Since Nintendo’s decision to begin releasing games in the mobile market, avid gamers and Nintendo fans alike have waited impatiently to see just exactly what the big N would fire out first. One of the initially-announced games after their partnership with DeNA was Miitomo, a socially-integrated app not unlike one of their 3DS games, Tomodachi Life. Releasing alongside Nintendo’s revamped rewards program My Nintendo, Miitomo seemed to bolt out of the starting blocks and capture audiences.
For those of you who haven’t played Tomodachi Life, basically think of it as Nintendo’s answer to The Sims; players create a Mii, trade and share other Miis with other island owners, and basically help life go on for their island. Outfits, meals and even rooms are available for purchase, and your Miis can fall in love and even have children.
Transitioning this idea into a mobile game, Miitomo removes the life-sim element from Tomodachi Life and effectively makes it a social app – users create a Mii and add their friends through social outlets like Facebook and Twitter. Coins are earned either through micro transactions or by answering questions in-game about yourself or your friends; these coins are used for character customisation.
At first, it seemed like Miitomo would be the next breakout hit – people were downloading it and going absolutely crazy, with the app briefly hitting the number one download on the App store and rating highly on Google Play. I had at least 20 friends in a few days, and questions were being answered at a crazy rate; with silly and over-the-top answers coming thick and fast. Without a typical Nintendo filter as we’ve seen in recent times, players could be as vulgar and offensive as they wished. Just hearing your digital companion’s voice reading out such answers as ‘fapping’ (a VERY common answer) and different swears would be enough to send you into hysterics.And then just as fast as it had arrived, the craze died down significantly – answers were flowing through less frequently (or in some people’s cases, not at all), and responses were light. Even new friend requests dried up pretty quickly. So what exactly happened?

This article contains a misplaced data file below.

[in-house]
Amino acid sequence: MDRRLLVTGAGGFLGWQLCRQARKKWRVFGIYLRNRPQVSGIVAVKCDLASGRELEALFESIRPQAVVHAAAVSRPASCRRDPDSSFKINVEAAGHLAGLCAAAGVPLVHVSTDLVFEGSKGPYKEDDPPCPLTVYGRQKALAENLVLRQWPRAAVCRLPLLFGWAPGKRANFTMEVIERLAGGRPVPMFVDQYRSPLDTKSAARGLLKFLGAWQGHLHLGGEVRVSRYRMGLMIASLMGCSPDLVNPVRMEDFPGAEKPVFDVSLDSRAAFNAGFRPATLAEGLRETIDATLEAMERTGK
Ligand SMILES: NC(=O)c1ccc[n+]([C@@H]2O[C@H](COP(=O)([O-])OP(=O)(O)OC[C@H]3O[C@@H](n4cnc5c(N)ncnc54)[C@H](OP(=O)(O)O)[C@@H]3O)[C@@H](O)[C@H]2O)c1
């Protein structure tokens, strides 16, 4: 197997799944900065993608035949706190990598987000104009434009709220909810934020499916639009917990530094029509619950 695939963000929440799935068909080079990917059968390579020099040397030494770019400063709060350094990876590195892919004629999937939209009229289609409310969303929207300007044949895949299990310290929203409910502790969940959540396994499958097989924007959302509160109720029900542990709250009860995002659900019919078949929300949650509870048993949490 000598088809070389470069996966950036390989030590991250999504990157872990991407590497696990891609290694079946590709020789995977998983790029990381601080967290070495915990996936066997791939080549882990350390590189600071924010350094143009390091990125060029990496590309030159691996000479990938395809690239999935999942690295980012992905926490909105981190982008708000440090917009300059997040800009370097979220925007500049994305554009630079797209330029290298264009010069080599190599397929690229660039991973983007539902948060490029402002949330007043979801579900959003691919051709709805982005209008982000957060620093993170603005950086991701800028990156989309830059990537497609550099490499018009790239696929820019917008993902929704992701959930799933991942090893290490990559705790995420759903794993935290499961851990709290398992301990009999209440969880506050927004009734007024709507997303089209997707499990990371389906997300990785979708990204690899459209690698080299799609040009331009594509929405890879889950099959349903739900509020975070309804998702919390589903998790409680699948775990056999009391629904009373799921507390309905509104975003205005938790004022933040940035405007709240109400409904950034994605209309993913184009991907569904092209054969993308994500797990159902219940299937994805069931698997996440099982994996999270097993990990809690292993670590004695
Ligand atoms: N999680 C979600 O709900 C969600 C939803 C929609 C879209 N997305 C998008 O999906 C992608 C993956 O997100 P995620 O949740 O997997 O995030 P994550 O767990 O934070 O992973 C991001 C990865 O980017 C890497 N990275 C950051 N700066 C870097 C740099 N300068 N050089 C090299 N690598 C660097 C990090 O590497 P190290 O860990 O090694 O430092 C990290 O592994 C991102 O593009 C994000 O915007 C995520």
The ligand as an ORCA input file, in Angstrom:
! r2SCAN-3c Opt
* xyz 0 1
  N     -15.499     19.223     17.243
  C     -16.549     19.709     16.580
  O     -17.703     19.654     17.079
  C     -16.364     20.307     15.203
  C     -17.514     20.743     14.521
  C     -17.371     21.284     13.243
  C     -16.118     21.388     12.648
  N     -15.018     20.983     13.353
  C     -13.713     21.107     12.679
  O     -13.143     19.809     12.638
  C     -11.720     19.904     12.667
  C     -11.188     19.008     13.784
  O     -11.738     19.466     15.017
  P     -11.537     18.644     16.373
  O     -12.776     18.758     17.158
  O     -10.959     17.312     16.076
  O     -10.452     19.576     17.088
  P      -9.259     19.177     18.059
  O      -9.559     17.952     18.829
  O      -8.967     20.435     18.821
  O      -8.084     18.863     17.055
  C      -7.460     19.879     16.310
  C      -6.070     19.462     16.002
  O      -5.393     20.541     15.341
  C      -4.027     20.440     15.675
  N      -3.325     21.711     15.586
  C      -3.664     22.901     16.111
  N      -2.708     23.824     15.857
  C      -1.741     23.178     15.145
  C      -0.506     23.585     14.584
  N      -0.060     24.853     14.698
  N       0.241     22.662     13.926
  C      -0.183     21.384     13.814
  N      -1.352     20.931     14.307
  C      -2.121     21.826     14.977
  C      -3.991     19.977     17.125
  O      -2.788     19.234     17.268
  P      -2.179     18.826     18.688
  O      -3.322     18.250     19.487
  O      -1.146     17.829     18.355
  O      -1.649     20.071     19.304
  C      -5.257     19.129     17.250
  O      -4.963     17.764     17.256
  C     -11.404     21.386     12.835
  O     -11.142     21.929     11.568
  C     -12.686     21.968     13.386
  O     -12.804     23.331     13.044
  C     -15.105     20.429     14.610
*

I would chalk it up to the fact that the game itself had nowhere to go – once you look past the humour of dressing your character up as a breadstick and making them answer questions with a string of obscenities, the game was over. There was no room customisation, no other mini-games (the only mini-game being a pachinko-style Mii drop), and void of response from friends which led to becoming extremely stale. With no real goal to strive towards, Miitomo faded as quickly as it entered – and people started to become worried about the game’s data-mining capabilities. In-game ‘sweets’ were practically useless (their only true use as of writing this was to hear an answer to a question again) and coins and game tickets could run out fairly quickly. As Nintendo’s first mobile outing, Miitomo was fun, but ultimately not enough; and while it could be said that they are waiting to see the impact of the game, interest is dropping at an alarming rate. I find myself considering uninstalling the app, because there’s only so many questions you can answer ‘furious masturbation’ to before it just isn’t funny anymore.